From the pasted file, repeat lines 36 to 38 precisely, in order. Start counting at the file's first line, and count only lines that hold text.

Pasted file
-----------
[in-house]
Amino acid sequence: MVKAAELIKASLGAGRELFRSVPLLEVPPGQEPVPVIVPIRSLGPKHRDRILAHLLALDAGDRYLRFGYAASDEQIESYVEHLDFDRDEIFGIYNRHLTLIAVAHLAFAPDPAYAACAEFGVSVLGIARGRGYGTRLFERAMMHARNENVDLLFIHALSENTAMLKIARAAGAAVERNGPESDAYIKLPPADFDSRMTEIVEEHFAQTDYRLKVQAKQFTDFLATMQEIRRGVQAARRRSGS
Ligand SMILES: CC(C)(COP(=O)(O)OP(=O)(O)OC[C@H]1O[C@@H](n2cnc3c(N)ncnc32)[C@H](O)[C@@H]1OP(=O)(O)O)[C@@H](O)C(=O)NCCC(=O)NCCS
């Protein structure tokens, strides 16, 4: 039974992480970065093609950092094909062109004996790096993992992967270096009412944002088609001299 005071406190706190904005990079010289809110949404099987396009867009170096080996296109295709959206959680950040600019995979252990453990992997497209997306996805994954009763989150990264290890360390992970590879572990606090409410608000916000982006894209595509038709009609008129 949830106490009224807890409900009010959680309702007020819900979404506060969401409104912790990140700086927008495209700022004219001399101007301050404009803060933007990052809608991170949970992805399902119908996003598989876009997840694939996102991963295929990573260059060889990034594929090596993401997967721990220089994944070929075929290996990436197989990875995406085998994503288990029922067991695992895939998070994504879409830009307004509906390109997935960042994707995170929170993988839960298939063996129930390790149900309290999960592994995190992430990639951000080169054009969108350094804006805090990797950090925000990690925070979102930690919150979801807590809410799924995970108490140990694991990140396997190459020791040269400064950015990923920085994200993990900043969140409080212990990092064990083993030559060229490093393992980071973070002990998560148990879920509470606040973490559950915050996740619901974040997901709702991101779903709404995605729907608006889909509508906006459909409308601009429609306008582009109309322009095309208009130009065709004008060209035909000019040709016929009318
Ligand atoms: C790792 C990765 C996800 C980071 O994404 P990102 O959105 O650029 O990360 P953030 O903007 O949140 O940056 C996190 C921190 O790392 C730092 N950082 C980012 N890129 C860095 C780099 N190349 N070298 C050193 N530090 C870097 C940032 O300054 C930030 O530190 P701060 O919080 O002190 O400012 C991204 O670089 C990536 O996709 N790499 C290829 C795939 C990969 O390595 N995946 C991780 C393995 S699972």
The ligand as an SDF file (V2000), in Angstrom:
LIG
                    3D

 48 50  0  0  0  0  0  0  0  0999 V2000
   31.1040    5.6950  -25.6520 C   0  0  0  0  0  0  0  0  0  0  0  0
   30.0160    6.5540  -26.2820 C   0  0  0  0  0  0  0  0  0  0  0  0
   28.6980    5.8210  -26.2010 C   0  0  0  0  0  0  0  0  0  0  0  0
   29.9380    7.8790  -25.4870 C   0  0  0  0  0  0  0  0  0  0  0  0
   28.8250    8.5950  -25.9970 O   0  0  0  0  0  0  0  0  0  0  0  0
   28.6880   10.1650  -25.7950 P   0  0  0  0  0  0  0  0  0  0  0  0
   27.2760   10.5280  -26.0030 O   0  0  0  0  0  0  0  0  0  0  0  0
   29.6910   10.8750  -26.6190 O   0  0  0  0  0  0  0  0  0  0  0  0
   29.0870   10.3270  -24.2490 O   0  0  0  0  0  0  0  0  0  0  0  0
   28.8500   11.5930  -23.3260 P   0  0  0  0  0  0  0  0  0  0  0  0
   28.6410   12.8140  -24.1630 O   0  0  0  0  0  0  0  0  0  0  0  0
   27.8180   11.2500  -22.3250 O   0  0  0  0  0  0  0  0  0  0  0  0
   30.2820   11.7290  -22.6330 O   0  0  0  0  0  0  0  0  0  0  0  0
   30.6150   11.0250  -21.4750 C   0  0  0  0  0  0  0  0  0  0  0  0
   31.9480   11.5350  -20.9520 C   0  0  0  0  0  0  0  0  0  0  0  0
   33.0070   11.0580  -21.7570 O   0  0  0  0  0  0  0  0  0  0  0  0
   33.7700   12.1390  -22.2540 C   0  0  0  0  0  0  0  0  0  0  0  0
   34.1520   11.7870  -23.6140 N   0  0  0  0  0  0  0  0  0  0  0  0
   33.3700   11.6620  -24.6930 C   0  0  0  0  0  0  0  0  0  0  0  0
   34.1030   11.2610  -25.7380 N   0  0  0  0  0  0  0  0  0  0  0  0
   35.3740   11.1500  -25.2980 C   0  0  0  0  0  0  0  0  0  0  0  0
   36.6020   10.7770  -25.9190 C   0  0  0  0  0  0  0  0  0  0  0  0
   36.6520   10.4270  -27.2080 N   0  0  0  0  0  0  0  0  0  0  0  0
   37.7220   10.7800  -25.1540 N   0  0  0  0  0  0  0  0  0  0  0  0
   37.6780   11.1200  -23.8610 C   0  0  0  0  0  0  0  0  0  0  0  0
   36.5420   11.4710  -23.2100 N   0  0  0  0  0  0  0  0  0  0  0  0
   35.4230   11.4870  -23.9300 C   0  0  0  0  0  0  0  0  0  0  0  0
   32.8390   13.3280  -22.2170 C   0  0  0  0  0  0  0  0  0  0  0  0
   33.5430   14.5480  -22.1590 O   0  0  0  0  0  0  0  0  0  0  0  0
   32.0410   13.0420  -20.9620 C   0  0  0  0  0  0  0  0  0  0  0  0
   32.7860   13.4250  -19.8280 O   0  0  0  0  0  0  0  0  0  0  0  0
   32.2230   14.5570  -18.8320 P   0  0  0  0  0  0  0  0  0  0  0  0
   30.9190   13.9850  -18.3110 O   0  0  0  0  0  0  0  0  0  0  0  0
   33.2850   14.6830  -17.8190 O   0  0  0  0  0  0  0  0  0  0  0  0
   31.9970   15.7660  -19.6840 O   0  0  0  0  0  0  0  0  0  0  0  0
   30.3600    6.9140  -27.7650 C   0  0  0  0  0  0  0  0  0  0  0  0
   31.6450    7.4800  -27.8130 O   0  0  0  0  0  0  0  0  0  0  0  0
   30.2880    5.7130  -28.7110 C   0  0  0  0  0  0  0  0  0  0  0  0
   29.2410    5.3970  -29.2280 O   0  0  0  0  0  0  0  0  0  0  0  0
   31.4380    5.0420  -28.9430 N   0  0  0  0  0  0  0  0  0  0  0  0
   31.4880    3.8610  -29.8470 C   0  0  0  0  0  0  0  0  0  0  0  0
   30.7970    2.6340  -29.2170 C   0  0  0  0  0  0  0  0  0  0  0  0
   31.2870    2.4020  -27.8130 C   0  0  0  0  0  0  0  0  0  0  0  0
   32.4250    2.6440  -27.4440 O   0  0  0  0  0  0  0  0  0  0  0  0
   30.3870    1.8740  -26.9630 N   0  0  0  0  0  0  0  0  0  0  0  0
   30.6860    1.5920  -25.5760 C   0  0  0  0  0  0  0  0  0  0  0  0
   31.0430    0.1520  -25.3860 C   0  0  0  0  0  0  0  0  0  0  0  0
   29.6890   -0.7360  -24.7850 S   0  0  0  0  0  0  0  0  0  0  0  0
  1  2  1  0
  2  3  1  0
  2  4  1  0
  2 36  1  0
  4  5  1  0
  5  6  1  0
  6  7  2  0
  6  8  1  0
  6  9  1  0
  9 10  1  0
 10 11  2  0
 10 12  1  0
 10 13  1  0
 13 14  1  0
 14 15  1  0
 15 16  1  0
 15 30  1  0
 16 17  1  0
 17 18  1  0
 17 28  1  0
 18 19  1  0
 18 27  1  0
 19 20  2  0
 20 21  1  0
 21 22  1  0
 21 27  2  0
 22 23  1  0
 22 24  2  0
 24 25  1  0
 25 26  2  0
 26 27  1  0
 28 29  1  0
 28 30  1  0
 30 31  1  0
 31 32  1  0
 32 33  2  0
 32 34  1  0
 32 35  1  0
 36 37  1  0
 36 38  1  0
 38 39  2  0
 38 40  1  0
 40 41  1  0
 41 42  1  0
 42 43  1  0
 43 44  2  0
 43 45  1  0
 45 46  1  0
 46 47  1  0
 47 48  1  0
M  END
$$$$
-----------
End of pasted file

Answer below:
   35.4230   11.4870  -23.9300 C   0  0  0  0  0  0  0  0  0  0  0  0
   32.8390   13.3280  -22.2170 C   0  0  0  0  0  0  0  0  0  0  0  0
   33.5430   14.5480  -22.1590 O   0  0  0  0  0  0  0  0  0  0  0  0